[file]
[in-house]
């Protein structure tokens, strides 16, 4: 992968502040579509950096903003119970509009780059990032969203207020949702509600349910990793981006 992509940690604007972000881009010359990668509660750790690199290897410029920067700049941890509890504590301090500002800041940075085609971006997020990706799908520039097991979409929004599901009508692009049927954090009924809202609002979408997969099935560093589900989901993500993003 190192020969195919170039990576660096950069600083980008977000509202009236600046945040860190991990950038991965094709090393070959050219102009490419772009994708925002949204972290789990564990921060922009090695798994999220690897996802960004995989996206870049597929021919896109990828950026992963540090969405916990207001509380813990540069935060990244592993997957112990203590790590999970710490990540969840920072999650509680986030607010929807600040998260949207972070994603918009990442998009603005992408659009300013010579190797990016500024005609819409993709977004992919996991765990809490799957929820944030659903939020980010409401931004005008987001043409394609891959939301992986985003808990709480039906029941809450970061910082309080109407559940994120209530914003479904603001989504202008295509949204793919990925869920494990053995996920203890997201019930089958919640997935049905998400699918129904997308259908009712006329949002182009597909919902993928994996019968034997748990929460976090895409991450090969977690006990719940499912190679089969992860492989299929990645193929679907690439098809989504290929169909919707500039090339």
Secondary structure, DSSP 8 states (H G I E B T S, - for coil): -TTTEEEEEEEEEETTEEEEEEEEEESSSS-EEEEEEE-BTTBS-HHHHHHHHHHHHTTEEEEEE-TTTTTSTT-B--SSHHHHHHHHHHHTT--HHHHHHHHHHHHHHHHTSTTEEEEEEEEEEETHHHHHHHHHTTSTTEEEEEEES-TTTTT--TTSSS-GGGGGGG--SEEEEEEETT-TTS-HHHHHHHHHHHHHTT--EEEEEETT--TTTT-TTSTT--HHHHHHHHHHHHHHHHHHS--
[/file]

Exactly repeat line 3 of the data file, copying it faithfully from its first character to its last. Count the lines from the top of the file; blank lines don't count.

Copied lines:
Secondary structure, DSSP 8 states (H G I E B T S, - for coil): -TTTEEEEEEEEEETTEEEEEEEEEESSSS-EEEEEEE-BTTBS-HHHHHHHHHHHHTTEEEEEE-TTTTTSTT-B--SSHHHHHHHHHHHTT--HHHHHHHHHHHHHHHHTSTTEEEEEEEEEEETHHHHHHHHHTTSTTEEEEEEES-TTTTT--TTSSS-GGGGGGG--SEEEEEEETT-TTS-HHHHHHHHHHHHHTT--EEEEEETT--TTTT-TTSTT--HHHHHHHHHHHHHHHHHHS--